Rolling Stones Rock Out Oro-Medonte
Dressed in T-shirts and hats emblazoned with the famous tongue logo, Rolling Stones fans gathered at an sprawling outdoor venue in Ontario for what many expect will be a piece of history - and perhaps even a farewell.
After Mick Jagger's emergency heart surgery made it uncertain if the British rockers would ever return to Canada, the singer got the all clear, and on Saturday at the Burl's Creek Event Grounds many fans said they were simply grateful he was healthy enough to perform.
And none of them wanted to miss what could be a last chance to see the band over the Canada Day weekend.
“The heath scare was kind of an indication this might actually be the last one,” said Marc Fielding, who joined about 30 of his friends on a road trip from Toronto.
“They're such an iconic band, so you don't want to risk them maybe not coming back.”
Roughly 70,000 concertgoers were expected to gather for the iconic British band's concert tonight at the Burl's Creek Event Grounds. The show in Oro-Medonte, Ont., about 30 kilometres north of Barrie, is the Stones' only Canadian date on their North American tour.
For some in attendance, seeing the Stones live came with an extra significance.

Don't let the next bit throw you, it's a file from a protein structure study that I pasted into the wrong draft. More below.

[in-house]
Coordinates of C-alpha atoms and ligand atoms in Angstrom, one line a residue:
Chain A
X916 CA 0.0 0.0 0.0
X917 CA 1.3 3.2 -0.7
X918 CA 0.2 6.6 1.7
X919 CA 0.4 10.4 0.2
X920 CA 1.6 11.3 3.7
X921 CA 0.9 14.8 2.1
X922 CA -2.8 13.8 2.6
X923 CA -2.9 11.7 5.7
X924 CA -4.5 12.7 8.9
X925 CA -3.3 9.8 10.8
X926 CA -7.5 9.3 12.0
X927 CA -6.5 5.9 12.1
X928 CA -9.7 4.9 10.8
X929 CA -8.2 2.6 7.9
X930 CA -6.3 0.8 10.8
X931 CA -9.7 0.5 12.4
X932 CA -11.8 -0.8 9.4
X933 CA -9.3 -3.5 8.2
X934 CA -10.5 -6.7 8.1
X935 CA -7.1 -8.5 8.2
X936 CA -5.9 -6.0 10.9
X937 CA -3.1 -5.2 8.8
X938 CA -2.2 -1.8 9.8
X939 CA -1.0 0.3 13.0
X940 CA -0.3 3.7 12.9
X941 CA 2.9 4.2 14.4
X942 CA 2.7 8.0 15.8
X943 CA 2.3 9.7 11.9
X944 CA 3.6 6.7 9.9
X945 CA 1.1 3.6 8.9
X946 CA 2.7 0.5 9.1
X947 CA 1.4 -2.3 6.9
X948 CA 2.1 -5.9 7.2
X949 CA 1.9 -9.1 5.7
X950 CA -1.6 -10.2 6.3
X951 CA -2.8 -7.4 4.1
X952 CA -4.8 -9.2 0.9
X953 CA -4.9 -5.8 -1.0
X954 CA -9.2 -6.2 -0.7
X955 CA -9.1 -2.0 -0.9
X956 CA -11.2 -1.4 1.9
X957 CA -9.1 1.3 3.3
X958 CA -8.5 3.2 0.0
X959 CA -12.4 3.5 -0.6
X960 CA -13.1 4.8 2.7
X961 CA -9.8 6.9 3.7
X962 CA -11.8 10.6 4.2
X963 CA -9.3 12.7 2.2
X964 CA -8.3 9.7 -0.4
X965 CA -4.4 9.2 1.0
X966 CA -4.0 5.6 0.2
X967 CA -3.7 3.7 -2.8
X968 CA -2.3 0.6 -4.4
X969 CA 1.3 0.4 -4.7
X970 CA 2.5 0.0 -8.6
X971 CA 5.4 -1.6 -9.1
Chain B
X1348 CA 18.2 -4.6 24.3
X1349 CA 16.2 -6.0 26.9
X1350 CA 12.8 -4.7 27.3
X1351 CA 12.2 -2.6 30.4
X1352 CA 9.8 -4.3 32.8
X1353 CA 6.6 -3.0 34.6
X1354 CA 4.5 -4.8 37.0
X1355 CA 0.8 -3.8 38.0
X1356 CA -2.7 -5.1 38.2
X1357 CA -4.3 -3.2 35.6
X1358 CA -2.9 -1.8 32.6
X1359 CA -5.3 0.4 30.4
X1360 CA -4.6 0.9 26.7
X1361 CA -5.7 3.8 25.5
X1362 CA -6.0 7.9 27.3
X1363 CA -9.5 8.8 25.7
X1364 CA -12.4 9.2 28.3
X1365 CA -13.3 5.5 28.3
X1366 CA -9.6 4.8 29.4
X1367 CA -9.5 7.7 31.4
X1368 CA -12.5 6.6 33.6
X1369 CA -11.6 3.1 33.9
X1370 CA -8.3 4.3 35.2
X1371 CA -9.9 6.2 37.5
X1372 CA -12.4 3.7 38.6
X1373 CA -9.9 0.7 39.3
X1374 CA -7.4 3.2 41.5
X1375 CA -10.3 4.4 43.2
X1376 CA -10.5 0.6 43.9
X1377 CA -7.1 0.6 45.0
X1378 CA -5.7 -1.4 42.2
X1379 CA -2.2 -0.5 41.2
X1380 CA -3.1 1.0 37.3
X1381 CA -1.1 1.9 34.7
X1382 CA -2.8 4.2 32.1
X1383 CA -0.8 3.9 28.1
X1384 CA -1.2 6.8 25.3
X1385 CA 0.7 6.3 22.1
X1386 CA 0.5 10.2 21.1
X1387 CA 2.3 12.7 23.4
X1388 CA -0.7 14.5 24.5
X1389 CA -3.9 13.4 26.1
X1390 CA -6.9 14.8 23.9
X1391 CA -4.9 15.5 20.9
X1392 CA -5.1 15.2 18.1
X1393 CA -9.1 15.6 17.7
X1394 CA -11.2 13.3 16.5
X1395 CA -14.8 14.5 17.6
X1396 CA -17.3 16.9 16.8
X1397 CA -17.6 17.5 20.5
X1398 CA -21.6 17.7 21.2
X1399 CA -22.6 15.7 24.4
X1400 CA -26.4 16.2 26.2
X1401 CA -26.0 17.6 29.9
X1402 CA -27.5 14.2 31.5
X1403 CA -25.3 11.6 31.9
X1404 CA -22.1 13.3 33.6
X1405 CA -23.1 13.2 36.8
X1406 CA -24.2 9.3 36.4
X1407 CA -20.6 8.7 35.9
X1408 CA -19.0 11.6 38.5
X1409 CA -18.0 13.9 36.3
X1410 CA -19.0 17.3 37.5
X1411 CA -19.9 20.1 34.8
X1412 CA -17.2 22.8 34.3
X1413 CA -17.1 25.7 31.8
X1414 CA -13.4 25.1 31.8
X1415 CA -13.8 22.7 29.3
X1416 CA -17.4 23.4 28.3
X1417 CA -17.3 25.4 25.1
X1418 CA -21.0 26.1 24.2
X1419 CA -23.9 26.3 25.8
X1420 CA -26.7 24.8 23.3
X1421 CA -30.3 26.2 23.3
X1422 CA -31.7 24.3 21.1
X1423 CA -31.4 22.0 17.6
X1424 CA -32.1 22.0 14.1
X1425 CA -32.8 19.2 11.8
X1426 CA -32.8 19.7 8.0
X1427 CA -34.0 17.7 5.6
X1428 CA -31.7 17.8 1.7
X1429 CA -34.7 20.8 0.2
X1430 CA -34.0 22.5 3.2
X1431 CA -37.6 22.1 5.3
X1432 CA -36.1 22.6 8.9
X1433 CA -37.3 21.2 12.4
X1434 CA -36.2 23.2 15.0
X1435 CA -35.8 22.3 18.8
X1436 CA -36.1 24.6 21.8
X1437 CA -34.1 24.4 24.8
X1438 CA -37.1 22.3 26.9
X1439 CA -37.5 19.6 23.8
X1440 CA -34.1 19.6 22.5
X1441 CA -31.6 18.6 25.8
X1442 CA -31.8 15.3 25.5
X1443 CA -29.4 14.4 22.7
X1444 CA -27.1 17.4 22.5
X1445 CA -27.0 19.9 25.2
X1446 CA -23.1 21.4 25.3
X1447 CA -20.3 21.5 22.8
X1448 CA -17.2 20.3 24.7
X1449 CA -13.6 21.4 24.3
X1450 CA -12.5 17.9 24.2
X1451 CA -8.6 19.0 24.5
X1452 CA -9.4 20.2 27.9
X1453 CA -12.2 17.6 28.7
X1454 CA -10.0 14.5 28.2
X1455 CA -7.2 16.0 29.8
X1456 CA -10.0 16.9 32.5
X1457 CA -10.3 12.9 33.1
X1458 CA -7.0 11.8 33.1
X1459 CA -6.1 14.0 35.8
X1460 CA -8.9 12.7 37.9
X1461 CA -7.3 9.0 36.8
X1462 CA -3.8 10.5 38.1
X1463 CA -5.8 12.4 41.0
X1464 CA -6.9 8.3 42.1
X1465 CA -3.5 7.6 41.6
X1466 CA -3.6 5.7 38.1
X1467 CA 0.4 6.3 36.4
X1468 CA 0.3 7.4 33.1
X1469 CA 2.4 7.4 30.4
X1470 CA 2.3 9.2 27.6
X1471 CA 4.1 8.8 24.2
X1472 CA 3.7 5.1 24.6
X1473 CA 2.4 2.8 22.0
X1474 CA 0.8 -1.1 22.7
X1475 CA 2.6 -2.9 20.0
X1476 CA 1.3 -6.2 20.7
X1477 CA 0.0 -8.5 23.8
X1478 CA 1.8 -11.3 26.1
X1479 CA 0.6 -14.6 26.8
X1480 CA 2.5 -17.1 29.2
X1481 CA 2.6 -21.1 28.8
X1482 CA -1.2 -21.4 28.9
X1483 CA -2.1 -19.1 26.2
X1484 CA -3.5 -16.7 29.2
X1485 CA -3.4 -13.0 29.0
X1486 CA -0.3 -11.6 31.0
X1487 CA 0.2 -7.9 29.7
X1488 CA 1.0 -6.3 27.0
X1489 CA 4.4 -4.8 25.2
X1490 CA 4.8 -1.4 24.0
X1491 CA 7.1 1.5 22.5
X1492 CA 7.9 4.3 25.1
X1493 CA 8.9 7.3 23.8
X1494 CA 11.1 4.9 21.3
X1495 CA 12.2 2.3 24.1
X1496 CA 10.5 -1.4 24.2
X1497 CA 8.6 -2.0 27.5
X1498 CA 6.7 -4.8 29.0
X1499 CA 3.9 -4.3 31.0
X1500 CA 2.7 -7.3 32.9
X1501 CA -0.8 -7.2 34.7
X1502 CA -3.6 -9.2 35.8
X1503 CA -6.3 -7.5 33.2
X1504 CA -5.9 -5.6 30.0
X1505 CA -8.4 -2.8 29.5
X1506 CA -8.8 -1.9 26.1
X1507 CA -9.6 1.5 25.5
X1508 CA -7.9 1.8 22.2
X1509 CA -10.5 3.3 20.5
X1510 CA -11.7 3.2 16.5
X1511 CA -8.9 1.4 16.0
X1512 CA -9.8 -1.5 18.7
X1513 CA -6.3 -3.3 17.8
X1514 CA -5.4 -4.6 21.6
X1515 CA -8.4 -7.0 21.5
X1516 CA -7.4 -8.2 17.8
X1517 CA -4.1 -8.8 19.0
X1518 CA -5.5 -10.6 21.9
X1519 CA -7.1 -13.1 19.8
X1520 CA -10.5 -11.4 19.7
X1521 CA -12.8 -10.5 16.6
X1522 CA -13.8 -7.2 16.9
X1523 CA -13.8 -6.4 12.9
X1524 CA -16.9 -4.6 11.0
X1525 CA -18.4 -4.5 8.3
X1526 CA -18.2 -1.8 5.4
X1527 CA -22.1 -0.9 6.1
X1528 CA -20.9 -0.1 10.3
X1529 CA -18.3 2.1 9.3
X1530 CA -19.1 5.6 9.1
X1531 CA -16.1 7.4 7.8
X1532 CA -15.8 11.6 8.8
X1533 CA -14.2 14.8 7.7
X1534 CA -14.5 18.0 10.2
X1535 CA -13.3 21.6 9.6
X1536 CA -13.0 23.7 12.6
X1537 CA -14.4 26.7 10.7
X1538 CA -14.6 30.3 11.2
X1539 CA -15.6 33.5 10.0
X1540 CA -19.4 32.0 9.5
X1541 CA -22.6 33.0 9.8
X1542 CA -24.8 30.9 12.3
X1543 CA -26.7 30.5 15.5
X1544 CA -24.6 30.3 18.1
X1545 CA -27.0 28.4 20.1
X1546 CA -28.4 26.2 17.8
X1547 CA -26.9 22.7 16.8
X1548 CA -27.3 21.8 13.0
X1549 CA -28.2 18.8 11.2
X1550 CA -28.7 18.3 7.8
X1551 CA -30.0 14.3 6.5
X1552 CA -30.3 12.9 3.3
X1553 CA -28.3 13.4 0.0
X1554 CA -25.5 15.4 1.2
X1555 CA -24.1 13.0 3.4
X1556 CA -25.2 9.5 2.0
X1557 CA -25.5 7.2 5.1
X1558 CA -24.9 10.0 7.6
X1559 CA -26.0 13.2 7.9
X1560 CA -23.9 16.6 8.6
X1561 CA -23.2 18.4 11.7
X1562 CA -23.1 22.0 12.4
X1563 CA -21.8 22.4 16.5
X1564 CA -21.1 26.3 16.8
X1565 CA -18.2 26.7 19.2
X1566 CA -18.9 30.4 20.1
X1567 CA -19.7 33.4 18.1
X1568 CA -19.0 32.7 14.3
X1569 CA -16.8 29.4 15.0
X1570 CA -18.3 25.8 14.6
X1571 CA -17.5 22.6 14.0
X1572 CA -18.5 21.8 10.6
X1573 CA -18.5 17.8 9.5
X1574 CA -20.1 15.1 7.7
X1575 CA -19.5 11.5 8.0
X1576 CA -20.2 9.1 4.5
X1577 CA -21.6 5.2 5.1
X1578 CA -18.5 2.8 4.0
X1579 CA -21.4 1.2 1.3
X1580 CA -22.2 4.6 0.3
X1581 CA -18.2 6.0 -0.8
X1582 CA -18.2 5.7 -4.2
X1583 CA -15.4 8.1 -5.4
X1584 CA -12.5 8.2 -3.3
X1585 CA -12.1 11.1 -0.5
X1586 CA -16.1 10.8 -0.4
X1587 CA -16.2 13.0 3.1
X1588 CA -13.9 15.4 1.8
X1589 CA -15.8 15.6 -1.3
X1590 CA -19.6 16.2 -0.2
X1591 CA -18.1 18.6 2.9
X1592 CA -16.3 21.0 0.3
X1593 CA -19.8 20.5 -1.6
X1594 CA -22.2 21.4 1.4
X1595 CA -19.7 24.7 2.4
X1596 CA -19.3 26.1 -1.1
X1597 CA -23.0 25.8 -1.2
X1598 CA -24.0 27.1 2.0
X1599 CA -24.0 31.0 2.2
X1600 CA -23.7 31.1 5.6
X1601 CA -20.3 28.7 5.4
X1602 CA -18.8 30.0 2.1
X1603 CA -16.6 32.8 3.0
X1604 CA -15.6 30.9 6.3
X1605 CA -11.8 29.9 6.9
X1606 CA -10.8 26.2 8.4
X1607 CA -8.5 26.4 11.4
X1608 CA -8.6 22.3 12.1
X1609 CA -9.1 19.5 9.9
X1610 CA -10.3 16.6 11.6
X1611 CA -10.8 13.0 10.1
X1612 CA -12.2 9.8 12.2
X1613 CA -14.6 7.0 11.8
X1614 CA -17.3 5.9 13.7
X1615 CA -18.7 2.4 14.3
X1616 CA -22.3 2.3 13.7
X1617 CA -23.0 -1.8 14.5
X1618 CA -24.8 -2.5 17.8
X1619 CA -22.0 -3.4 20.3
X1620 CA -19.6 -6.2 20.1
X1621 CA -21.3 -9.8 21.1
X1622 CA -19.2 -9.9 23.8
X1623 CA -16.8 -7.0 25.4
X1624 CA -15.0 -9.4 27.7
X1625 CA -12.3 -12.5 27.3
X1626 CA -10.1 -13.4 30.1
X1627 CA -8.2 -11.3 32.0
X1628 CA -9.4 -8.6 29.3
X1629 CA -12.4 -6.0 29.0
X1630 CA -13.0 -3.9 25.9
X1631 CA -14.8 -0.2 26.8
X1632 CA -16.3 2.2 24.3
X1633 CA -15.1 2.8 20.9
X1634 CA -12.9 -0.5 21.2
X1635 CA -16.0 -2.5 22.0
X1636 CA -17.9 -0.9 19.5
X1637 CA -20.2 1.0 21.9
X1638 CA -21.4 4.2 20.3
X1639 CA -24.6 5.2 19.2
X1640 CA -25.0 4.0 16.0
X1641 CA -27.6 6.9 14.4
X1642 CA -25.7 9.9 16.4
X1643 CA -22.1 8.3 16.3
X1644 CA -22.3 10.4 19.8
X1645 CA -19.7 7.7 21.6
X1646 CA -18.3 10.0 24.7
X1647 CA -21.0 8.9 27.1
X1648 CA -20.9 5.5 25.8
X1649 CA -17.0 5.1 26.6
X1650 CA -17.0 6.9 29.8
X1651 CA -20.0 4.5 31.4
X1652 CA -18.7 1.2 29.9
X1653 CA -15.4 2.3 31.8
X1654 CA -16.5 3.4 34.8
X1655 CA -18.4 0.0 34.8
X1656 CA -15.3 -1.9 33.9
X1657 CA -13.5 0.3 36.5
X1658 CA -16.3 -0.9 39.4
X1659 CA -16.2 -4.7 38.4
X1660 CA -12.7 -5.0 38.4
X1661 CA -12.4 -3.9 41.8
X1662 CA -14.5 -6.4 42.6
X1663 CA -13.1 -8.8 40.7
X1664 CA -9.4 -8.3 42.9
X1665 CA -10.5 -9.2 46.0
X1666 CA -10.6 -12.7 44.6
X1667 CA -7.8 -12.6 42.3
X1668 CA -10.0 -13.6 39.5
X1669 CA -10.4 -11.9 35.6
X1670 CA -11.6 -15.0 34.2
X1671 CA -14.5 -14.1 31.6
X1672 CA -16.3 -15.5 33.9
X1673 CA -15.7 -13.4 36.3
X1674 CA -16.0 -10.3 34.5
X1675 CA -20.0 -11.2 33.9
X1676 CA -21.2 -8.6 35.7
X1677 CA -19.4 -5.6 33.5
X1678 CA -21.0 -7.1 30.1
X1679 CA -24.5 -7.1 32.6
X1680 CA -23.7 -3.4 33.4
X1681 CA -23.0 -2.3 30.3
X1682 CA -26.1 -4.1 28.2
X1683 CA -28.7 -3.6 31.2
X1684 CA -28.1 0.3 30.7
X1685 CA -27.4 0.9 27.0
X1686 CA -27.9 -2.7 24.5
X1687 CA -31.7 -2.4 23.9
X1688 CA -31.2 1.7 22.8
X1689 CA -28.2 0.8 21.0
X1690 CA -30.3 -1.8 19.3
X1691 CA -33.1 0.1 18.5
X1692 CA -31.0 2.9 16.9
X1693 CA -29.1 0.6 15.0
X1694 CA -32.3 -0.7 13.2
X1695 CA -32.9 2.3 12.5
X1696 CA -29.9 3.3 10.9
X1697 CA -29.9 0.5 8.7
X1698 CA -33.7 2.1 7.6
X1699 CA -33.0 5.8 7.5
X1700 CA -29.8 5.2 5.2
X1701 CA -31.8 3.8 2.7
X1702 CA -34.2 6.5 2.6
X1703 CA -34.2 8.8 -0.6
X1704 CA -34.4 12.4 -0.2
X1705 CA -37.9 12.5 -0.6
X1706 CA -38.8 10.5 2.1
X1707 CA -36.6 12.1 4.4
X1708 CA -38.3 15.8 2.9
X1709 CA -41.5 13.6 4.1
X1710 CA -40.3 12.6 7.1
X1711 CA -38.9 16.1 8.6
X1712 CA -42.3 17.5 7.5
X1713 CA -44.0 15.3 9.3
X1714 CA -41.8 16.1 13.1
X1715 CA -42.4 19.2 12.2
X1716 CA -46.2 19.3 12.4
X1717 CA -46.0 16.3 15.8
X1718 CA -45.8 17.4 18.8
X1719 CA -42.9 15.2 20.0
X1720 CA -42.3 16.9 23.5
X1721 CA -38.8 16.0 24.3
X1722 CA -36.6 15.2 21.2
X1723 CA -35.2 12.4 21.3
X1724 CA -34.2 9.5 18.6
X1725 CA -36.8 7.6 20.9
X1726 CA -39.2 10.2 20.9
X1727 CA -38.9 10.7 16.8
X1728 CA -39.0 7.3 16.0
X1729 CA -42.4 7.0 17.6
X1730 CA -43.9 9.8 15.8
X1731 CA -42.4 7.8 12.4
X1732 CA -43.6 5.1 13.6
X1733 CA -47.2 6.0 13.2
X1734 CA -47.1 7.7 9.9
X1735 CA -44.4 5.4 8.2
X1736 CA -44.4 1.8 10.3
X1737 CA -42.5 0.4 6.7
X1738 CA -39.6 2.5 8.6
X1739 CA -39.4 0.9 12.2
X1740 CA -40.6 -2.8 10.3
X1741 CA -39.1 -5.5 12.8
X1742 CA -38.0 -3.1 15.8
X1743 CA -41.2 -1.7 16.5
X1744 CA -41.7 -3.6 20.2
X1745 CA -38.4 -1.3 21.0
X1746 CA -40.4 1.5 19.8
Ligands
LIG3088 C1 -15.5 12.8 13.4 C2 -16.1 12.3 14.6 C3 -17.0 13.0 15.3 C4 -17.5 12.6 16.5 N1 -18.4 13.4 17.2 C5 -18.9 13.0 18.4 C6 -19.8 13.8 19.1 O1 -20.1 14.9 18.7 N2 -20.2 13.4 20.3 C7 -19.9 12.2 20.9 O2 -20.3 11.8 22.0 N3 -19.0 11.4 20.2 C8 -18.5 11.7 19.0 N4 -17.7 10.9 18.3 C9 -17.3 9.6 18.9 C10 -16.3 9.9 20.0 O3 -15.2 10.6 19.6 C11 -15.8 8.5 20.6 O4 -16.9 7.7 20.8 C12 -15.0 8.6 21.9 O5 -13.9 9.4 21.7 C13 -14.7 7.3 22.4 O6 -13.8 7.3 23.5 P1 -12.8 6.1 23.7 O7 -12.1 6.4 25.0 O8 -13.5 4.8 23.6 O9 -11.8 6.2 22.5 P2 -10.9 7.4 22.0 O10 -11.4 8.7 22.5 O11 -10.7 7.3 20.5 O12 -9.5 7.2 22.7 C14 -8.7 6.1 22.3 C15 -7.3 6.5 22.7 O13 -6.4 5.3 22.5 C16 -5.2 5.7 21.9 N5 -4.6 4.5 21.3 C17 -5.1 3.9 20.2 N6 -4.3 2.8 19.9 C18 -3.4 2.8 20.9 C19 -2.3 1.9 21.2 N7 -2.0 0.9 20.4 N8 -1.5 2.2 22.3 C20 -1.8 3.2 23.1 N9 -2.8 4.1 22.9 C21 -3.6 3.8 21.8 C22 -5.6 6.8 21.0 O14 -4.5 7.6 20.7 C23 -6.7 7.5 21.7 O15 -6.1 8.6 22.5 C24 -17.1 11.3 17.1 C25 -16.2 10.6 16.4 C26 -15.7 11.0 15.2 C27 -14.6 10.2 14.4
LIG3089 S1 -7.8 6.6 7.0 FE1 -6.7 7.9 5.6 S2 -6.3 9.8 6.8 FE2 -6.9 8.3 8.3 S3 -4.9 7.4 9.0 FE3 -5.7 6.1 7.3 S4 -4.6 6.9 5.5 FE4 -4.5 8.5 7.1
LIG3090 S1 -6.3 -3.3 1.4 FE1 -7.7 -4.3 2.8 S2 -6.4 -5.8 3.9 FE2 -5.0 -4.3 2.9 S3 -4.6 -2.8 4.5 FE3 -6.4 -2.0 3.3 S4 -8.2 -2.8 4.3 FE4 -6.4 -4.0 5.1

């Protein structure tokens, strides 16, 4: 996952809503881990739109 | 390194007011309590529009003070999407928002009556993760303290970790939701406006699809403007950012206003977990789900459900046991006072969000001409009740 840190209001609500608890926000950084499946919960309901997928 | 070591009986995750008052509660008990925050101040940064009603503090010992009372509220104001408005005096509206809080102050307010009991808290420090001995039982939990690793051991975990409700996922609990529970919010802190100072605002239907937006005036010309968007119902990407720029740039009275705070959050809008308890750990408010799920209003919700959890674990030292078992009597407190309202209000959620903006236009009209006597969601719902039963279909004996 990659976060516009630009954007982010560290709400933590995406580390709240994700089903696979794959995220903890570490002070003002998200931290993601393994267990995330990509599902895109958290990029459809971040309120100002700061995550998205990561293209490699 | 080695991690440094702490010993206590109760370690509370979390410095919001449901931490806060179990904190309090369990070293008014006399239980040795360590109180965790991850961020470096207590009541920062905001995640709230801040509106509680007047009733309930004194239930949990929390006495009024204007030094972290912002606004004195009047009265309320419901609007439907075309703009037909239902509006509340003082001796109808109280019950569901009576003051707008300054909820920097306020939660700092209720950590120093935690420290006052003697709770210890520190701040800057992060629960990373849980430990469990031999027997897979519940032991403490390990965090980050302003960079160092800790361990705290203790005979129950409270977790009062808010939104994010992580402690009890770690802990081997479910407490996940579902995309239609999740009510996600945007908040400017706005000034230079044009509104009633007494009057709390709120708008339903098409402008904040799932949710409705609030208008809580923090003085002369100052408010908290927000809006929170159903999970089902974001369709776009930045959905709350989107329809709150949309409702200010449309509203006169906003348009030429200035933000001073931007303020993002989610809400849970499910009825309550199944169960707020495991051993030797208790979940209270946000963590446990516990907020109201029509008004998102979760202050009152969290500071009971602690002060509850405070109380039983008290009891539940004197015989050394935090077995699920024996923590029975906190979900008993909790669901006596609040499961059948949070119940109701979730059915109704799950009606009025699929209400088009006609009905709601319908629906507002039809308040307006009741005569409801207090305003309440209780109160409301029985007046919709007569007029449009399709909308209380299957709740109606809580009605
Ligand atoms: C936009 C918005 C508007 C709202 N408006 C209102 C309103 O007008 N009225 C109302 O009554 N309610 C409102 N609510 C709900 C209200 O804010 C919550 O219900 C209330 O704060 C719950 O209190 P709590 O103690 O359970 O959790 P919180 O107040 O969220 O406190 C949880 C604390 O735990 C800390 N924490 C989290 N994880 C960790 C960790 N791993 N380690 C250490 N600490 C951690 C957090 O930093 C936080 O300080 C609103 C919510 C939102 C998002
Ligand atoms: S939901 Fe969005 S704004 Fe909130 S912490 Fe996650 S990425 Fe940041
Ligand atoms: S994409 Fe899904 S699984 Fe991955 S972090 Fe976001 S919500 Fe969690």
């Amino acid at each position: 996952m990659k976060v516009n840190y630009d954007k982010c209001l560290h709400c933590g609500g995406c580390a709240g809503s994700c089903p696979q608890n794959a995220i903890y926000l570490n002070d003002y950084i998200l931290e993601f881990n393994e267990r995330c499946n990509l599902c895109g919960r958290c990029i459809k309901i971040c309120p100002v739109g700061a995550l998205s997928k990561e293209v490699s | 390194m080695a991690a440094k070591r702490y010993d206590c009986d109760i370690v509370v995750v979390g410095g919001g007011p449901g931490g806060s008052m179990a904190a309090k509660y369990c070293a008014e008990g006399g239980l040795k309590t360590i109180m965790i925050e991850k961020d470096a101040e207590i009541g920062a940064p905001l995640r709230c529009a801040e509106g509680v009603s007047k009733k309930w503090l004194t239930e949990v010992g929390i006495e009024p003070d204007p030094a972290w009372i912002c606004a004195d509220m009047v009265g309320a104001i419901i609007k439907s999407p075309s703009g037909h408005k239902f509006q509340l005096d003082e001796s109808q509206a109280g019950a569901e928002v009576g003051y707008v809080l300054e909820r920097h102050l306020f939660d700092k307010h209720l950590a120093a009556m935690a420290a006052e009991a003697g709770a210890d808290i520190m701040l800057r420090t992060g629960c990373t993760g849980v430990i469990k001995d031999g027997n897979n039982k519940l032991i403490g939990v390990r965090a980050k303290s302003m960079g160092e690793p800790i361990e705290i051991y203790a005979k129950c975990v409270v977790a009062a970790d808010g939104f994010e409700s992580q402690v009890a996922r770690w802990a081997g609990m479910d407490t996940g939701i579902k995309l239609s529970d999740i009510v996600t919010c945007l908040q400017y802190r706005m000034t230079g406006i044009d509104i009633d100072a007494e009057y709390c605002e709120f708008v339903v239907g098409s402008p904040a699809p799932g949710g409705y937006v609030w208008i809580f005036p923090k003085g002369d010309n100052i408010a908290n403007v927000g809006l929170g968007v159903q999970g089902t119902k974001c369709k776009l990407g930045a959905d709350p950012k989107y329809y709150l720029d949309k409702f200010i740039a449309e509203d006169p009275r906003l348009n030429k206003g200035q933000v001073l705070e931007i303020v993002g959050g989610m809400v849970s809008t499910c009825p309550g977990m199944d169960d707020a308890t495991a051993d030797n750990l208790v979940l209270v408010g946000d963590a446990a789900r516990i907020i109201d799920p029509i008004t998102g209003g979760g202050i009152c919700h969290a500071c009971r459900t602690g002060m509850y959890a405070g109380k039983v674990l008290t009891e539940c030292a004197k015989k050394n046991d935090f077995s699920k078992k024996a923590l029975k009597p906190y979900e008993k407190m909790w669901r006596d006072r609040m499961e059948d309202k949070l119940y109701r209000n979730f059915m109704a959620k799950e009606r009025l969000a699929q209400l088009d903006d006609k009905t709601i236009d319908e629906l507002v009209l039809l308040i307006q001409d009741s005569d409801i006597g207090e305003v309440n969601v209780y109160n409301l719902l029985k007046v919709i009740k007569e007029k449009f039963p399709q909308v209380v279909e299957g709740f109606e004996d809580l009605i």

Jackie Morin's father, a longtime fan, died shortly after the Stones most recently played Toronto. So this night is an especially poignant moment.
“This is a big deal,” she said. “Never will you ever see a concert like this - it's history.”
Dino Bruno landed tickets when his sister-in-law surprised him with the gift. He last saw the Stones in the mid-1970s at Maple Leaf Gardens where he said the local news captured him playing Frisbee with police in the street.
“The Stones were the bad boys of rock,” he said. “I wanted to be here because I want to die happy.”
Jayne Sidey first caught the Stones at a Canadian National Institute for the Blind benefit concert over 40 years ago in Oshawa, Ont. It was part of a court-ordered performance for Keith Richards who was arrested for heroin possession in Toronto.
She was forever changed by Jagger and his buddies and has gone to at least 20 Stones concerts since.
“I saw them three times in the U.K. last year, and we're booked for two shows on this tour,” she said. “The 2013 show in Toronto was so good we all jumped in a car to Montreal and saw them there.”
Several homegrown acts performed before the Stones took the stage, including Saskatoon-formed One Bad Son, the Glorious Sons from Kingston, Ont., Toronto four-piece the Beaches, and longtime favourites Sloan.
Toronto cover band Dwayne Gretzky is slated to play a late-night show after the Stones' set.
The day-long festival marks the third concert on the Rolling Stones tour, which kicked off with two dates in Chicago a week ago.
Guitarist Ronnie Wood assured longtime fans the band has a few surprises up their sleeve.
“They're going to get the dynamics of the band as it is now,” he said earlier this month.
“None of us can actually believe how powerful it's sounding.”